Acting Atty. Gen. Matt Whitaker said to have no plans to recuse himself from Russia probe

Acting Atty. Gen Matt Whitaker, shown in 2014, stepped into his new role on Wednesday.
(Charlie Neibergall / Associated Press)
Washington Post

Acting Atty. Gen. Matt Whitaker has no intention of recusing himself from overseeing the special counsel probe of Russian interference in the 2016 election, according to people close to him who added they do not believe he would approve any subpoena of President Trump as part of that investigation.

Since stepping into his new role on Wednesday, Whitaker has faced questions — principally from Democrats — about whether he should recuse himself from the Russia investigation, given that he has written opinion pieces in the past about the investigation and is a friend and political ally of a witness.

On Thursday, two people close to Whitaker said he has no intention of taking himself off the Russia case.

Ethics officials at the Justice Department are likely to review his past work to see if he has any financial or personal conflicts. In many instances, that office does not require a Justice Department official to recuse, but suggests a course of action. In the past, senior Justice Department officials have tended to follow such advice, but they are rarely actually ordered to do so, according to officials familiar with the process.


A Justice Department spokeswoman declined to comment. Department officials have said Whitaker will follow the regular procedure in handling any ethics issues that arise.

The two people close to Whitaker also said they strongly believe that he would not approve any request from special counsel Robert S. Mueller III to subpoena the president. Mueller and Trump’s lawyers have negotiated for months about a possible interview, with no agreement in sight.

Whitaker’s elevation to become the nation’s top law enforcement official followed the ouster Wednesday of Jeff Sessions as attorney general. Sessions had endured months of public abuse from Trump, who soured on Sessions because he recused himself from oversight of the Russia investigation shortly after he arrived at the Justice Department.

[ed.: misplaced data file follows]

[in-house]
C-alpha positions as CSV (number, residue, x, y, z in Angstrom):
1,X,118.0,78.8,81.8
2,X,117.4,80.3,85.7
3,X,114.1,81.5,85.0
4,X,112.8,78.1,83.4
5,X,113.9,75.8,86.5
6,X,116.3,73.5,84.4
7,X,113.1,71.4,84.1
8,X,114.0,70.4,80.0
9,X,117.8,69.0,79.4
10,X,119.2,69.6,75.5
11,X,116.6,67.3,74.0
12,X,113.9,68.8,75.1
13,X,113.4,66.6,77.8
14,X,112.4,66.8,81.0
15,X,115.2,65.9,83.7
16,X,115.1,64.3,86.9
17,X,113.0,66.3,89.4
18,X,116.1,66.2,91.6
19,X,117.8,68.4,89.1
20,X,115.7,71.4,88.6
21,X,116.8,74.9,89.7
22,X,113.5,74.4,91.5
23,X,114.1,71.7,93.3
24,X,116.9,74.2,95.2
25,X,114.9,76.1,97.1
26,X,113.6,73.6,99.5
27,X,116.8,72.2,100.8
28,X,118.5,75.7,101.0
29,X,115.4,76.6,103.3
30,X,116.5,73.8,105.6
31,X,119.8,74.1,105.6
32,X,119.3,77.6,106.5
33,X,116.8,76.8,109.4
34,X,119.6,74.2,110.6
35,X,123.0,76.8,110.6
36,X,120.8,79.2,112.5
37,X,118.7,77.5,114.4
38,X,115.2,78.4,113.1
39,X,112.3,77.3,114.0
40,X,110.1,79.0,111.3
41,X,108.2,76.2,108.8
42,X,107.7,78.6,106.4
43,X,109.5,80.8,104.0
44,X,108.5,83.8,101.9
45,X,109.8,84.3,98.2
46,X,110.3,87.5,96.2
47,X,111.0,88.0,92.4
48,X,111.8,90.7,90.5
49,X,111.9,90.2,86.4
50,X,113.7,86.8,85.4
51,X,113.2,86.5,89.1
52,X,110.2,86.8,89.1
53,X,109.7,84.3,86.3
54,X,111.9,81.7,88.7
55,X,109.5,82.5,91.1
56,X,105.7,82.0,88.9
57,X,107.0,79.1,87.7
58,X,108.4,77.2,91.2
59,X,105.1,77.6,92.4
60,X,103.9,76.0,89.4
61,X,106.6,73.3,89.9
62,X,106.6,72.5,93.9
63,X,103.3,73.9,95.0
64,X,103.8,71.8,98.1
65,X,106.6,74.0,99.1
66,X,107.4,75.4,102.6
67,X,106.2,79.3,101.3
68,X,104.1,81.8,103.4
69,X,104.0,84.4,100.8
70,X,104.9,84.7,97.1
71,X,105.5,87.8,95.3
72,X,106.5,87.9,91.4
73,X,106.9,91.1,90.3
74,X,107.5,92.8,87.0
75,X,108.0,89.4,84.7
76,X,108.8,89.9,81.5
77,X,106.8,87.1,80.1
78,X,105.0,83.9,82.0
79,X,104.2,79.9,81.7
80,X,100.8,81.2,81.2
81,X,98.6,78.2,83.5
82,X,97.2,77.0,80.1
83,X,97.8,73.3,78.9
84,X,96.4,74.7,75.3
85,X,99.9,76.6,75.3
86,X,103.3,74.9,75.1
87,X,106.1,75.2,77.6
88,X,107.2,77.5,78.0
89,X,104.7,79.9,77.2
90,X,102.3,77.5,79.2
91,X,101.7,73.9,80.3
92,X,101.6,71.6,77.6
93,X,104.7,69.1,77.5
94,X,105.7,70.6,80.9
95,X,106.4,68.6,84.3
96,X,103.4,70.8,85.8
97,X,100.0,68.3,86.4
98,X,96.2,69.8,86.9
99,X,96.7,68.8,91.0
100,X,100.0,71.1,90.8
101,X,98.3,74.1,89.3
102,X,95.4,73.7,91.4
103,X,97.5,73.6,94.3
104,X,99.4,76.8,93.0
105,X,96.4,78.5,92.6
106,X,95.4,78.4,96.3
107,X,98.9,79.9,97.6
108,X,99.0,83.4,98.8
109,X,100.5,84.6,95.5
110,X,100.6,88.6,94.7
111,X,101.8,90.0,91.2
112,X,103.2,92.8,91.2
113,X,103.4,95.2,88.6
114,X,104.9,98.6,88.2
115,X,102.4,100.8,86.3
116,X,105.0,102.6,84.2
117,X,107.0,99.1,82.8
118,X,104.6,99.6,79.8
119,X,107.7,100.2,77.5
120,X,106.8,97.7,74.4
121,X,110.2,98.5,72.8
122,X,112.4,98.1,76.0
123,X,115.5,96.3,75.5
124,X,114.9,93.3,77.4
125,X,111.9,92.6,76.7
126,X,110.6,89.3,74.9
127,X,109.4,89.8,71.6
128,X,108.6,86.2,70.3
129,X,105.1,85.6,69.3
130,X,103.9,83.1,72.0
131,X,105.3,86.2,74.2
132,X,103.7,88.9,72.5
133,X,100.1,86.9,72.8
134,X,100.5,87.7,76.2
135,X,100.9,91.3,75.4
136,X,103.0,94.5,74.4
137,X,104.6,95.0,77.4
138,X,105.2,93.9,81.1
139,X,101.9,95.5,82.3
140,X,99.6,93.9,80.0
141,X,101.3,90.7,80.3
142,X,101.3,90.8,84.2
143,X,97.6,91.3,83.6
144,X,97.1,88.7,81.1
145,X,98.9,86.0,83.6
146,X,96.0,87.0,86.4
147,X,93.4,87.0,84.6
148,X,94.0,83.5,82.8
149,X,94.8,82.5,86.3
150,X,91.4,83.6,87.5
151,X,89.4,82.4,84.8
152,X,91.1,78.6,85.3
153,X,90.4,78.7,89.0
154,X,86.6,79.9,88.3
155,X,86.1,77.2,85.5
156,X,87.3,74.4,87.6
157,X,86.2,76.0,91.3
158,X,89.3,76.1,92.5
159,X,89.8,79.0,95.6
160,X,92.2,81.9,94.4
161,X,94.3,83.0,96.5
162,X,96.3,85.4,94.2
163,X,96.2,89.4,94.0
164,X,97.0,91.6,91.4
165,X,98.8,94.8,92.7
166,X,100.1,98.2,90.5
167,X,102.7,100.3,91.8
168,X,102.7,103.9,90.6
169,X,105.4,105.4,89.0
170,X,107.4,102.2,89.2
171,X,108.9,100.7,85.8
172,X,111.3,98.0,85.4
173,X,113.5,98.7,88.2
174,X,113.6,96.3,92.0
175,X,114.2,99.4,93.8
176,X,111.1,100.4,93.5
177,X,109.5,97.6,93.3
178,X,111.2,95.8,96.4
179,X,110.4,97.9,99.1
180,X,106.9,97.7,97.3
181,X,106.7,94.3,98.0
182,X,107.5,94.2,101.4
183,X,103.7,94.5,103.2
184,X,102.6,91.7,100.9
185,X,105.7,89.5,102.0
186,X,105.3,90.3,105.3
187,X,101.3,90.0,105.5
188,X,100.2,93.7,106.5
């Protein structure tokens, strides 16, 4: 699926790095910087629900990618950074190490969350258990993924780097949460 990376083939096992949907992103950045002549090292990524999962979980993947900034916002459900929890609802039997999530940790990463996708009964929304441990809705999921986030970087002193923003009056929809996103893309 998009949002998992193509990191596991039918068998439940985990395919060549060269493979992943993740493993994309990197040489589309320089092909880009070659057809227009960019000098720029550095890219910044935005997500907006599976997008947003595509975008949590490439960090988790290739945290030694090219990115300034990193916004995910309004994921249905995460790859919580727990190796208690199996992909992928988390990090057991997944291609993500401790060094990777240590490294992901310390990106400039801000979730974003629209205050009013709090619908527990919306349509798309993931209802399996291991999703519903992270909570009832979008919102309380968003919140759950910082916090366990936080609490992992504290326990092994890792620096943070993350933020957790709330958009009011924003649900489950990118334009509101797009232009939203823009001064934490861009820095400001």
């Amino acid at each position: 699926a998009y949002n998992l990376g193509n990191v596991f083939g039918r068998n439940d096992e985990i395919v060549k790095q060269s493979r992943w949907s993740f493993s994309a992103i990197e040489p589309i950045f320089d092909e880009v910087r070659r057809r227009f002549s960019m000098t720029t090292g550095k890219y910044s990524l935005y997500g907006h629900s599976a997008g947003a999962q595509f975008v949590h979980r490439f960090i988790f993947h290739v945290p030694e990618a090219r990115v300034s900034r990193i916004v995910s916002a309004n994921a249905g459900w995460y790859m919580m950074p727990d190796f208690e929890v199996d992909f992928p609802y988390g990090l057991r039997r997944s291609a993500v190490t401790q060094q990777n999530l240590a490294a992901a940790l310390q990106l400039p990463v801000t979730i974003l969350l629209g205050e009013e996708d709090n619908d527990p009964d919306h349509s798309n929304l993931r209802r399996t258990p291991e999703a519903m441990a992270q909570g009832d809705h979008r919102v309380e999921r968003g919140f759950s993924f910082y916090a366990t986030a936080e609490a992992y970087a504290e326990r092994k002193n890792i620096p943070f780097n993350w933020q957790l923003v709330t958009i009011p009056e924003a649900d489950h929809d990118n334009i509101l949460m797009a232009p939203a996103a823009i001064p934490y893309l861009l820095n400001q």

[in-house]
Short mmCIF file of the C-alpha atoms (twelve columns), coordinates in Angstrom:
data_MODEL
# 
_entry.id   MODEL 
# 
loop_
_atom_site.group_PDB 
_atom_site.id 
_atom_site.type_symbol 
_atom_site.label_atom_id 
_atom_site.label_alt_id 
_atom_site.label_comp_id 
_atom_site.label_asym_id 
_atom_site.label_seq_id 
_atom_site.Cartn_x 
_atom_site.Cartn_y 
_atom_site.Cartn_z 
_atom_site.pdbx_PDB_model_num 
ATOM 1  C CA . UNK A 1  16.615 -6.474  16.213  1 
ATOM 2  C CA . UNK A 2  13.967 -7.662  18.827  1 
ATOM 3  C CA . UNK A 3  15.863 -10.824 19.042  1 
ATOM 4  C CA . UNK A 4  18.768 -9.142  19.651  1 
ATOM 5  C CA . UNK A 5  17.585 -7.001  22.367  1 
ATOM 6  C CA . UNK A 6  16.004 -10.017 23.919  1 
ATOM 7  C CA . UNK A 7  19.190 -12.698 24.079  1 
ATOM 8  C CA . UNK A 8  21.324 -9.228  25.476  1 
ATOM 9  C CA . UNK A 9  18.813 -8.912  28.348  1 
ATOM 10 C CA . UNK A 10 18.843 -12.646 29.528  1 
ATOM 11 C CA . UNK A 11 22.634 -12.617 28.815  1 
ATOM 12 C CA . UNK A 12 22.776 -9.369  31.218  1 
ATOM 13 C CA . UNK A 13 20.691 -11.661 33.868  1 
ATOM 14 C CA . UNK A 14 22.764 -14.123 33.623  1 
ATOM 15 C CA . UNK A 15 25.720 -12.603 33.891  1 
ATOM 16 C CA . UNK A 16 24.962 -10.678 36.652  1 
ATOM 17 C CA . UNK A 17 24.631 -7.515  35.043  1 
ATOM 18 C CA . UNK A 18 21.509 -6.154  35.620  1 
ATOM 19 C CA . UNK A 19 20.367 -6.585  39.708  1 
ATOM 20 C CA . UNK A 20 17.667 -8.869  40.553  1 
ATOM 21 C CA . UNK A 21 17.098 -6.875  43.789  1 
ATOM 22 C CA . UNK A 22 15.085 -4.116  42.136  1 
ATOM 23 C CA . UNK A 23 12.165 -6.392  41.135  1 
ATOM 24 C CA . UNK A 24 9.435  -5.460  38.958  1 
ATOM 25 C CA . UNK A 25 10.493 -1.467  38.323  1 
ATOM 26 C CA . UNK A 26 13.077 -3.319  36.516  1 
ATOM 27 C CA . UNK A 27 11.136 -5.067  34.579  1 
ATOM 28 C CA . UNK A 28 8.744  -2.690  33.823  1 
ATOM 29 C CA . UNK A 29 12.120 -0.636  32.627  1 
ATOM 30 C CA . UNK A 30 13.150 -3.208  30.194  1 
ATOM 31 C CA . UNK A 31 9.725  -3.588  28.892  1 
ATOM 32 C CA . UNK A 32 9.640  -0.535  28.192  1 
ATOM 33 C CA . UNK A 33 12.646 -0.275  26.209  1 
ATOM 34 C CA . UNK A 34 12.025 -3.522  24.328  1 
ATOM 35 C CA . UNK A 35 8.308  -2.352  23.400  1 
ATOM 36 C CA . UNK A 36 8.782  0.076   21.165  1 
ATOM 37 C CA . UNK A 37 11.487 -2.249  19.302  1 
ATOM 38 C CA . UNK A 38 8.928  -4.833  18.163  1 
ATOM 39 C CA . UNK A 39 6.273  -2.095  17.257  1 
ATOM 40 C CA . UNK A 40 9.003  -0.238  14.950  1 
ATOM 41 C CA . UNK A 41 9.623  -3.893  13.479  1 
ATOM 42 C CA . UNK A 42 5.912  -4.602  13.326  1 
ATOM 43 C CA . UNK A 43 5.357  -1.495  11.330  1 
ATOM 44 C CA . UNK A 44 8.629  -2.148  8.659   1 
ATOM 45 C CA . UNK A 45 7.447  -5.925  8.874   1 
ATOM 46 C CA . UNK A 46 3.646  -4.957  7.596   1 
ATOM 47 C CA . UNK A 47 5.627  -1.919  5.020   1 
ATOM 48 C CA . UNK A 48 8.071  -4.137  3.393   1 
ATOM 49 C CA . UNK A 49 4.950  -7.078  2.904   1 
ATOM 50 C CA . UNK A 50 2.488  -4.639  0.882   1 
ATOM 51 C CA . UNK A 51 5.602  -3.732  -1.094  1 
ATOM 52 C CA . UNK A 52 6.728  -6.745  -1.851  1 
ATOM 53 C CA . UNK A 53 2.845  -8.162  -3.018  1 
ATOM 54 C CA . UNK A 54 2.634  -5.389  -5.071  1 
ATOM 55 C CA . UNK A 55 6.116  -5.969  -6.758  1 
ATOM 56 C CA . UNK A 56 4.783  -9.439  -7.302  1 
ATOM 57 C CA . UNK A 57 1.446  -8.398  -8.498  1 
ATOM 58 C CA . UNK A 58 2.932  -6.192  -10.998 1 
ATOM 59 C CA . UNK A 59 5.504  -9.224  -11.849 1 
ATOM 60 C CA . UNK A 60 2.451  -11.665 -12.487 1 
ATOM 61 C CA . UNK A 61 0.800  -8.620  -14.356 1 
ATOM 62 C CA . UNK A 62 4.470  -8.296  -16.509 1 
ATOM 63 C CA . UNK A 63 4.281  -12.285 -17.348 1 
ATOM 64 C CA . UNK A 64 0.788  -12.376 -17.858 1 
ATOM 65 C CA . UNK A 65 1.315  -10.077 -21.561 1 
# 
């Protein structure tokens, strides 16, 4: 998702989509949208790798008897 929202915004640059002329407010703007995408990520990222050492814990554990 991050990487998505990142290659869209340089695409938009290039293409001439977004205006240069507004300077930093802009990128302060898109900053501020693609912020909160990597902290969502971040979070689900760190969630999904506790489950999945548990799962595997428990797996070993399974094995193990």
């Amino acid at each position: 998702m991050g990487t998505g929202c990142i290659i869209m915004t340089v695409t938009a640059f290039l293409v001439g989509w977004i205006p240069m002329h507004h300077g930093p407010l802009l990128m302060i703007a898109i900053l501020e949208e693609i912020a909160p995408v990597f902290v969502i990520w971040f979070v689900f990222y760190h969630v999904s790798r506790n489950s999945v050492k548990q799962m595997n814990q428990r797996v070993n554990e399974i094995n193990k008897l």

Sessions felt that Mueller’s investigation had gone on too long, but also believed it was important that he stay in the attorney general’s job as a means of protecting the special counsel’s work so that, when it was concluded, the public would have confidence that it had not been manipulated, according to a person familiar with his thinking.

Whitaker harbors frustrations about the length of the special counsel’s probe and doubts about the scope of Mueller’s authority, a person familiar with the matter said. He has also questioned Deputy Atty. Gen. Rod Rosenstein’s authority to give Mueller such wide latitude. Whitaker does, however, believe that Sessions had no choice but to recuse himself from the matter, the person said.

While Whitaker is now Mueller’s ultimate supervisor, it was not immediately clear whether Rosenstein would step aside. Justice Department officials said the deputy attorney general would normally play an active, hands-on role in overseeing such a high-profile probe, and they had no reason to believe that Rosenstein would be cut out now.

Whitaker was virtually unknown to Sessions before becoming his chief of staff. A person familiar with the matter said he got on the White House’s radar via conservative circles in Iowa, his TV appearances and his connections with the Federalist Society and other conservative groups. When Sessions’s previous chief of staff, Jody Hunt, was departing, Sessions brought Whitaker in for an interview and came to like him, the person said. Another person said that remained true ever after Whitaker took his place.

Whitaker was a hard-charging top aide to Sessions, imposing on the Justice Department his personal philosophy of starting with the end goal in mind. His style rubbed many the wrong way, and at times Justice Department officials pushed back on his demands. Department officials said his taking over for his boss was, at the very least, “awkward,” because chiefs of staff typically leave with the attorney general.


Barrett, Zapotosky and Dawsey write for the Washington Post.